The men spend the next three pages trying to work out what disguise Tintin has used to hide himself on the boat too (how they knew he’d be on there I wasn’t quite sure). When a ship steward unwittingly reveals where Tortilla’s cabin is the two men do away with him, only to be swiftly rumbled by Tintin who has been disguised as a black steward (of course!). After an incident on land, Tintin ends up in jail (again!). It seems Herge makes a habit of getting Tintin either into jail or in front of a firing squad, where he finds himself next. It perhaps wouldn’t be such a tiring plot point if you were reading the story week by week over a year or so, but when reading it in one sitting or several books in the span of two or three weeks the constant re-using of plot ideas gets a bit old.
When he is about to be shot, the firing squad are interrupted by a guard who says that General Tapioca has fled and General Alcazar is in charge. In about three panels, the story has changed again and the roles have been reversed once more.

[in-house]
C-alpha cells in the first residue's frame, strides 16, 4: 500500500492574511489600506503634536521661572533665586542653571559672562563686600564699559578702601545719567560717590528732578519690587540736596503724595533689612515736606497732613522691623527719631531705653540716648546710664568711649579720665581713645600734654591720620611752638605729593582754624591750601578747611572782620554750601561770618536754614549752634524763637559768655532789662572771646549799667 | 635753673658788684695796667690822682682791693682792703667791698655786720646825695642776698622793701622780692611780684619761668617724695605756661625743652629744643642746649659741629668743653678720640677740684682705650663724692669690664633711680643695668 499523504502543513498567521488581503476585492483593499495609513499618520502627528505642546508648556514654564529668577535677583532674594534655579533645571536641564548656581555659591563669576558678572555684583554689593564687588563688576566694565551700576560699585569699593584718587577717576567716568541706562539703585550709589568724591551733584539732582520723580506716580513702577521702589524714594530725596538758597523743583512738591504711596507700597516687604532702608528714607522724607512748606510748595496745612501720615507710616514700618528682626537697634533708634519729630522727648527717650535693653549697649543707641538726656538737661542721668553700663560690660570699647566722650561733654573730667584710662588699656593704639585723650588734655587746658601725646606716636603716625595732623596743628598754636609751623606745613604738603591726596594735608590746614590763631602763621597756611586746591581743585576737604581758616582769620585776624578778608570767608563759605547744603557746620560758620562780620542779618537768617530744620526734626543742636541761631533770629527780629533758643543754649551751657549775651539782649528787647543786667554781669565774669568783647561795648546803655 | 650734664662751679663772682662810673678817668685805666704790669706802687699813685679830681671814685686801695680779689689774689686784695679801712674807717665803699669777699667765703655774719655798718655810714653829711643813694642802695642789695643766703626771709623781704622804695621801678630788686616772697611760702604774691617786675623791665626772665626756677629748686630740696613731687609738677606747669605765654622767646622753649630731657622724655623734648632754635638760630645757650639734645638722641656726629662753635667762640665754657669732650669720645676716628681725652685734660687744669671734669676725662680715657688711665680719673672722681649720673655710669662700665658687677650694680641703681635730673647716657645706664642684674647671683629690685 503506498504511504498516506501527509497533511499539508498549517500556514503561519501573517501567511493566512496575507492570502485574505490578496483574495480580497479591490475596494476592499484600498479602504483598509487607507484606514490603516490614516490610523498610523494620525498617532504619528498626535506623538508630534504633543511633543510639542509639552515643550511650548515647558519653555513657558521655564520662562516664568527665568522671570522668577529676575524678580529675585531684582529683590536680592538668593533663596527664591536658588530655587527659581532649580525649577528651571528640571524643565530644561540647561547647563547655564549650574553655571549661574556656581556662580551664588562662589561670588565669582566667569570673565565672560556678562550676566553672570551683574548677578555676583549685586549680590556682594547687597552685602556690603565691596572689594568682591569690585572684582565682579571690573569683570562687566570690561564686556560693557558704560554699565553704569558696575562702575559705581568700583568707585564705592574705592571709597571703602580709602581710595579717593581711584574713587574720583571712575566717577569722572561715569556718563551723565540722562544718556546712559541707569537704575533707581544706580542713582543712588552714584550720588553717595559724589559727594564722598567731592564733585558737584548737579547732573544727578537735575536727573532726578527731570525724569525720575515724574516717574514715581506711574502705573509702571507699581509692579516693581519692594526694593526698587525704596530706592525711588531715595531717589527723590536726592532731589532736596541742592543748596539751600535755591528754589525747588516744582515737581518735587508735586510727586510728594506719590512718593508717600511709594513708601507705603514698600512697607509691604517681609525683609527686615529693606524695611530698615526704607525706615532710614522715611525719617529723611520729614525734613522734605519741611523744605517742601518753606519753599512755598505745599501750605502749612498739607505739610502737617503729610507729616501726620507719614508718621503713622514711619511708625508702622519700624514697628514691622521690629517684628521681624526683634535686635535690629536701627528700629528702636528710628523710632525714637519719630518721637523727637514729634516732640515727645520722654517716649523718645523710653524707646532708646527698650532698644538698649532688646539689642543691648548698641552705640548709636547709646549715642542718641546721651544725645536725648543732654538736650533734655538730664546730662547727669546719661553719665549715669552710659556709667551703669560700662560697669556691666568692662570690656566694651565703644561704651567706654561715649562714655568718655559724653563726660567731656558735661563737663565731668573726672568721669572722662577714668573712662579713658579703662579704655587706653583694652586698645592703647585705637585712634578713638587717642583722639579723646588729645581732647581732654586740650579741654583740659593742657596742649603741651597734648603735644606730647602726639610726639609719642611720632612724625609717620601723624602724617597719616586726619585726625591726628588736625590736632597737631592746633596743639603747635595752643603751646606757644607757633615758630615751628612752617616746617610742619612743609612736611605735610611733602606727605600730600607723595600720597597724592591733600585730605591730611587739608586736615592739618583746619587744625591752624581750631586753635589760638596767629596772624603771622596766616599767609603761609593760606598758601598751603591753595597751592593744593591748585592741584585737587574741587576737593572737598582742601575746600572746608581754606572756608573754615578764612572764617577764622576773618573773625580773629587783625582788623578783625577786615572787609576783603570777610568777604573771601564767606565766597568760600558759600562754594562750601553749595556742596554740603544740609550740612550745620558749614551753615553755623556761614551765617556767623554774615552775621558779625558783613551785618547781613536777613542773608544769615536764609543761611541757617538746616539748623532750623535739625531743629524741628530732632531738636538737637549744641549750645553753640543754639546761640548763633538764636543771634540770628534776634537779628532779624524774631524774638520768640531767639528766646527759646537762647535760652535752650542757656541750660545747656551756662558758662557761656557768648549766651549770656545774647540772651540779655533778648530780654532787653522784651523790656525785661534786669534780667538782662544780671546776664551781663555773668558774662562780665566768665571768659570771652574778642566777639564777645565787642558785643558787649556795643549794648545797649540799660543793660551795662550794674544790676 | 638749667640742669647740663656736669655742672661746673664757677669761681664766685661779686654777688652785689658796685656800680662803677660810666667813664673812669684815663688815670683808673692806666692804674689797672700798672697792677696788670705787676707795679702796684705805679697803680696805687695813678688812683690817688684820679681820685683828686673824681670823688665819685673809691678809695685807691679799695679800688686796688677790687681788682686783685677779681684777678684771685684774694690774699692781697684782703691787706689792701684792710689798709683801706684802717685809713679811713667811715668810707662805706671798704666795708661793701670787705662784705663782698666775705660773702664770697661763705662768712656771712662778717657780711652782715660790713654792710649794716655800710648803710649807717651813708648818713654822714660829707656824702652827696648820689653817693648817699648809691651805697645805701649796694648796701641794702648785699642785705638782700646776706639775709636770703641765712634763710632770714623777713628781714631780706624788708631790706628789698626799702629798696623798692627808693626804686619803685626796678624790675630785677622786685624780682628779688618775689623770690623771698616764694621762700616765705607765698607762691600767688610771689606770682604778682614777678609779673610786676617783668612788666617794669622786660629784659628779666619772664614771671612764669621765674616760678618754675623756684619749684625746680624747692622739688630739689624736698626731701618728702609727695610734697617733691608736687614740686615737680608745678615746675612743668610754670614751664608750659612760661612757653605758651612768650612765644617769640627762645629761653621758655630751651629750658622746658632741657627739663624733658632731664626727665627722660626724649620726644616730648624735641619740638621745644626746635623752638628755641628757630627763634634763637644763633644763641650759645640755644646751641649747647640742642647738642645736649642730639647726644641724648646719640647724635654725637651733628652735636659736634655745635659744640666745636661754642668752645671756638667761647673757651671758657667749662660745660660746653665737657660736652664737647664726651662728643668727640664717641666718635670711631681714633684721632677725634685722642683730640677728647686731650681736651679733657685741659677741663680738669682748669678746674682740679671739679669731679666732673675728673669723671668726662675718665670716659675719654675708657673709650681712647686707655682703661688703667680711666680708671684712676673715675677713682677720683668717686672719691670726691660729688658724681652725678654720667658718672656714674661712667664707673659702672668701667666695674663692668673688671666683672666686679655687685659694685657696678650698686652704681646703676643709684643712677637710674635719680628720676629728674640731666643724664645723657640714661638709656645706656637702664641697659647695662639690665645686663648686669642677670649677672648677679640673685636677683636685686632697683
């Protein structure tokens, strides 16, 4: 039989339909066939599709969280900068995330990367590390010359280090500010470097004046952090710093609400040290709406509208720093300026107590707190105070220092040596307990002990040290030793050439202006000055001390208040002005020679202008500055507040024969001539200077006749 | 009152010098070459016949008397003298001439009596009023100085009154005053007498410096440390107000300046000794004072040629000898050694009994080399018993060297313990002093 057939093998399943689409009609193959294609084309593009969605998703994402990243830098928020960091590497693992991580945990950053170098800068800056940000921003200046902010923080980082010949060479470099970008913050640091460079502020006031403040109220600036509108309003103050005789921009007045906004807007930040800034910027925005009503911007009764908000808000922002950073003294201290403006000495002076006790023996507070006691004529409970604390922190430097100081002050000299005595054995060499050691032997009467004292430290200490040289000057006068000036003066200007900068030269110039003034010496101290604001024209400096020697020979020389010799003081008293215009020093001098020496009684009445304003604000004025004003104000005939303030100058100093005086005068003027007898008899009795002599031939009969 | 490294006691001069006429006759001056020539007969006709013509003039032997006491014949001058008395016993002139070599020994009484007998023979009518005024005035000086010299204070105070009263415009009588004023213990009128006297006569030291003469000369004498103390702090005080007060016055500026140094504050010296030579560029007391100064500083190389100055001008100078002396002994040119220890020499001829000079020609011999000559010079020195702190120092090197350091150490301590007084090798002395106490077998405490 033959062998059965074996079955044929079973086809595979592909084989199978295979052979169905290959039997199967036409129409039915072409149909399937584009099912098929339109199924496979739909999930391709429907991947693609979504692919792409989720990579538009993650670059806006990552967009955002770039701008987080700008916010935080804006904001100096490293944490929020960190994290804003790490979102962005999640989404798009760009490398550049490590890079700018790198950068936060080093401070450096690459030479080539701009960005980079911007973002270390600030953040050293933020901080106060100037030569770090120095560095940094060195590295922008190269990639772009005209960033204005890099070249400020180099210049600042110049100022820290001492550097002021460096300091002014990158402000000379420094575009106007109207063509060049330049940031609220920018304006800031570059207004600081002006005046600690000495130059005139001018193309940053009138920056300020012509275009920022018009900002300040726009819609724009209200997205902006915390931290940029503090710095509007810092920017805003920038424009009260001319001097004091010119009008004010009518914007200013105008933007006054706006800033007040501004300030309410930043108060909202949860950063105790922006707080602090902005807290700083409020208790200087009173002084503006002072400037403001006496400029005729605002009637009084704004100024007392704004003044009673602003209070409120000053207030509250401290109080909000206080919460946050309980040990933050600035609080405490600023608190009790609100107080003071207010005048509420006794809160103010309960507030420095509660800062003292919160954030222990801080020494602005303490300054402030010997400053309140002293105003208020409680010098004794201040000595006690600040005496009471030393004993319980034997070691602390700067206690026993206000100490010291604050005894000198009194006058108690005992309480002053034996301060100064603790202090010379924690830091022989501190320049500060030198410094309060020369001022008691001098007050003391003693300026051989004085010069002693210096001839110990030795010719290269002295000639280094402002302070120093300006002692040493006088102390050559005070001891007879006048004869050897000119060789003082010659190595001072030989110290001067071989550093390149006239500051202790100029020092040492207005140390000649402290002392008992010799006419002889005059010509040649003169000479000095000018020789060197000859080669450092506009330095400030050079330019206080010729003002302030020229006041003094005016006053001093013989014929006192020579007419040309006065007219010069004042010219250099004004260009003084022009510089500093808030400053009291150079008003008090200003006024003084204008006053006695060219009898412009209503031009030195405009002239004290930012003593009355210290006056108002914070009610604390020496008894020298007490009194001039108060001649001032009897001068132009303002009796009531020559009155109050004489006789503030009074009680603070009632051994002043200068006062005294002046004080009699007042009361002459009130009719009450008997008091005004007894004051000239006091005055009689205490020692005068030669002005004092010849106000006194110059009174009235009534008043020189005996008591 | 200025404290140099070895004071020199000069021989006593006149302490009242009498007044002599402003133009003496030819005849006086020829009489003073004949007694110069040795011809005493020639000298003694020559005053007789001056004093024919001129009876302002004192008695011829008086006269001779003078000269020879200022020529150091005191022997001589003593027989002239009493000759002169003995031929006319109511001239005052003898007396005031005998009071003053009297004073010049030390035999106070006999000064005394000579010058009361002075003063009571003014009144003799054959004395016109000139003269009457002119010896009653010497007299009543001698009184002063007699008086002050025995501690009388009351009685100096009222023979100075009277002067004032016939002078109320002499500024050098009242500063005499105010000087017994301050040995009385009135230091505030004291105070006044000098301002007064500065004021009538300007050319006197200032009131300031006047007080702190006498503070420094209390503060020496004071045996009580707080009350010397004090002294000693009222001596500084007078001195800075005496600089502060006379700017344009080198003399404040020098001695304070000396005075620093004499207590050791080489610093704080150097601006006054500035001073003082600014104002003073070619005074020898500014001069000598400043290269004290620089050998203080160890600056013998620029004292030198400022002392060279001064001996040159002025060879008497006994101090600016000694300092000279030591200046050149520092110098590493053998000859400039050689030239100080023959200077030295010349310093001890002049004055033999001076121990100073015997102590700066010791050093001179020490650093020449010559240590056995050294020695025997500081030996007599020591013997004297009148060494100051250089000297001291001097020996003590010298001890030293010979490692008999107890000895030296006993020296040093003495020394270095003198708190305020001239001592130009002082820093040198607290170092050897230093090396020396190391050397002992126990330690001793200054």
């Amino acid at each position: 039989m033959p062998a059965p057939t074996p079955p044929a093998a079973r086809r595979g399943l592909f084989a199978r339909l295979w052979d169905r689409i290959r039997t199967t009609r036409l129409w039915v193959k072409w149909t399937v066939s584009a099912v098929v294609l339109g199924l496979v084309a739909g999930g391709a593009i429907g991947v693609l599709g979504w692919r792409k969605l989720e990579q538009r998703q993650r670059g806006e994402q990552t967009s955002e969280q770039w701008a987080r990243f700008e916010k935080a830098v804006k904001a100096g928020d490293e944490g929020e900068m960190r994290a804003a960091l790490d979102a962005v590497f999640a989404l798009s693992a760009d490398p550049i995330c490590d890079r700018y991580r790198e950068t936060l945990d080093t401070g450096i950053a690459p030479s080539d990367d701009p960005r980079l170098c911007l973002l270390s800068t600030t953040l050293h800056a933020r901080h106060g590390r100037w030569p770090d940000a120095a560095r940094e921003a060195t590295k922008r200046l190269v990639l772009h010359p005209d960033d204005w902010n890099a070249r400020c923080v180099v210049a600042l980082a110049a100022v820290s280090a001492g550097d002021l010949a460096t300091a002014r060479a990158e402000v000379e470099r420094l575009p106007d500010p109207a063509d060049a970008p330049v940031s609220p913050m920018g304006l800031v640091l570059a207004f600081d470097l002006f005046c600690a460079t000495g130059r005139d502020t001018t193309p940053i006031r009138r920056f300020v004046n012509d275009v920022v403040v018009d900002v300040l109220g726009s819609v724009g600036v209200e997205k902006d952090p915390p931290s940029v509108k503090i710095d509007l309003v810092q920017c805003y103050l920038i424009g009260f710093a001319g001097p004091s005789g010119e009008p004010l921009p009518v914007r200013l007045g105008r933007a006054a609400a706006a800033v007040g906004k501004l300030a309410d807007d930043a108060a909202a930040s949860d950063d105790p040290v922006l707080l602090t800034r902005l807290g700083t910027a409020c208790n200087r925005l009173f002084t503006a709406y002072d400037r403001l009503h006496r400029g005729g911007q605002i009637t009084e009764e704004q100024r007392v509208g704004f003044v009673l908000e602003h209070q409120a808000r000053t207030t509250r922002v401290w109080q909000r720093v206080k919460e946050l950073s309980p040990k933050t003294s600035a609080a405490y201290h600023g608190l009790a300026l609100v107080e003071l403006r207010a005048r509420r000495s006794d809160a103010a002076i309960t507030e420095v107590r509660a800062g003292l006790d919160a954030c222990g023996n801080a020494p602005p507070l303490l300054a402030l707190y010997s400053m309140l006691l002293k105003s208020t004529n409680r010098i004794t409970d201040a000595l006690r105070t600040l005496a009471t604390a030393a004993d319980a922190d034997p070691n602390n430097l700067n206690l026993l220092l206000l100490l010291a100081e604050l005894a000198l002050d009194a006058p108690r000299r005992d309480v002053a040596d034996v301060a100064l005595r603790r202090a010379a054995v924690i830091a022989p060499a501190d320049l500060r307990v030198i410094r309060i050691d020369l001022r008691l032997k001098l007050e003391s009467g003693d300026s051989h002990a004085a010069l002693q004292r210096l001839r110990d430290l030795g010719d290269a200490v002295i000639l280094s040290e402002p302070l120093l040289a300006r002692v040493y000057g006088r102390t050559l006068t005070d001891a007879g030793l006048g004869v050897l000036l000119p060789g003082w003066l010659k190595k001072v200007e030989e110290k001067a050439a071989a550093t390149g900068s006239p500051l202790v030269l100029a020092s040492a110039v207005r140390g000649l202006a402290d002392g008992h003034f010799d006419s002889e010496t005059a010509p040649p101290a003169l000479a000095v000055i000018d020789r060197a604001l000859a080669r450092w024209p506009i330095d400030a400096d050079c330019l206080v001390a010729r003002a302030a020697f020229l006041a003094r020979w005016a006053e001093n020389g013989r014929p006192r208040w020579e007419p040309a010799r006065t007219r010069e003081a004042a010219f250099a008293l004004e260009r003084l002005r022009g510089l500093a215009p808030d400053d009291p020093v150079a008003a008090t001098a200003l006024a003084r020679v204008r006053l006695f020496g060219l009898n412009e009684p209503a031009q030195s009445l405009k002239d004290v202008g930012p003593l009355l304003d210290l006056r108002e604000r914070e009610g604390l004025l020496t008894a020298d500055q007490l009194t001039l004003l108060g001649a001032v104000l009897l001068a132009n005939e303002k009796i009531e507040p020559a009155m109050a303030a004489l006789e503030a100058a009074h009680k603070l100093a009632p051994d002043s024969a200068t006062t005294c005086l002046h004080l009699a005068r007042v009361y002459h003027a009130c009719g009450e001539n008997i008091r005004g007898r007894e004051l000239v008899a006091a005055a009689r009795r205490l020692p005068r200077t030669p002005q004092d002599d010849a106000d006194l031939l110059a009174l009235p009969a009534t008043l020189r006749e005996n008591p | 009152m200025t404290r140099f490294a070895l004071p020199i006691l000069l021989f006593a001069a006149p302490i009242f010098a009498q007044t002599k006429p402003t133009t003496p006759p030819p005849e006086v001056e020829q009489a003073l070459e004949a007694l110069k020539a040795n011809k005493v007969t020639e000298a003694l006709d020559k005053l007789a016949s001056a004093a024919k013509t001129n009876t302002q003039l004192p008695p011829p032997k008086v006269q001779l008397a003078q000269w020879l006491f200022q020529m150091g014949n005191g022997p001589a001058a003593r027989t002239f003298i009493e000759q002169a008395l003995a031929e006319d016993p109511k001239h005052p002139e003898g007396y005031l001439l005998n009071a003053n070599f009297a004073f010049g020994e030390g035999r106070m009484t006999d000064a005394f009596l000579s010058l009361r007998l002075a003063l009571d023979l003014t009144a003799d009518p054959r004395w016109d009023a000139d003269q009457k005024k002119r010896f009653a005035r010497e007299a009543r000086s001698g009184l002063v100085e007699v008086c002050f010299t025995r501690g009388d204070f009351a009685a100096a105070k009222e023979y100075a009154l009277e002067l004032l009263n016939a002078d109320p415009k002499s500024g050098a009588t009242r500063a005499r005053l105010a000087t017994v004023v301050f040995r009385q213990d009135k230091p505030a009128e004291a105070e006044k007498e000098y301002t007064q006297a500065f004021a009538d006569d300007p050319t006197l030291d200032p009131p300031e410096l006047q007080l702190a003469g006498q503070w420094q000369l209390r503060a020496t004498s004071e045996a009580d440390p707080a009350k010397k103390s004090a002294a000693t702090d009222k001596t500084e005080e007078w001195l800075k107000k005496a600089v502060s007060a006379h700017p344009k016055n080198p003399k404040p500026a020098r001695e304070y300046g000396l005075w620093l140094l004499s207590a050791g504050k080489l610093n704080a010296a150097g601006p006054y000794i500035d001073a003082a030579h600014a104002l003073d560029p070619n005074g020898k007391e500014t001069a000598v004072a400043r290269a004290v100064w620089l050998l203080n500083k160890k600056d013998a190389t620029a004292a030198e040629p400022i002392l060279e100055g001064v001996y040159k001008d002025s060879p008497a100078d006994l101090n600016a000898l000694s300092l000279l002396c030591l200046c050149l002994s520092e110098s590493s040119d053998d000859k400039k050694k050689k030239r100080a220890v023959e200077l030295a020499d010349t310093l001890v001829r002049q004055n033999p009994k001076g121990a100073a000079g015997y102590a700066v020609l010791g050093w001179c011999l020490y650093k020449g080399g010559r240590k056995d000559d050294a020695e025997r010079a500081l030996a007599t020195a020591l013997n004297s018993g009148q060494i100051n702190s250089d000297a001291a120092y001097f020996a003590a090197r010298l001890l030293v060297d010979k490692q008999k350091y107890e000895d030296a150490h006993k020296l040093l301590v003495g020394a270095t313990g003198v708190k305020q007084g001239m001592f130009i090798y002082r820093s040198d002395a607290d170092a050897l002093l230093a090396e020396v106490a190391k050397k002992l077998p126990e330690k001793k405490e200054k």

One thing I did find quite funny was on page 22 when Tintin says “I’ve already been shot three times… so a fourth makes no odds to me. I’m used to it.” While in the book Tintin is unusually under the influence of alcohol at the point where he says this, I feel like this really must sum up the experience he has over the 24 books. The amount of attempts on his life must be in the hundreds.
After more mistakes, Herge again falls on another familiar plot point – Tintin is forced to join the army. This has happened several times over the course of the 6 books I have read so far and I’m sure it’s bound to happen again. In this instance, he actually seems to be quite useful and needed. He turns away a man trying to bribe him into an oil deal that will lead to war whilst also trying to track down the two men who were trying to kill him at the beginning of the book. Alcazar, who may or may not be in charge by this point (who knows?) accepts the oil offer and Tintin is set up by the man behind it, once again leading to him being sentenced to death. He is broken out of jail by a man whose life he spared earlier on but then pursued over the hills by Alcazar’s men, as I can’t imagine breaking out of jail by ripping the bars out of the wall with a car was particularly quiet. He is captured crossing the next country’s border as he has stolen an armoured car and they see it as a declaration of war. Tintin finally escapes from an army car when the men guarding him fall asleep.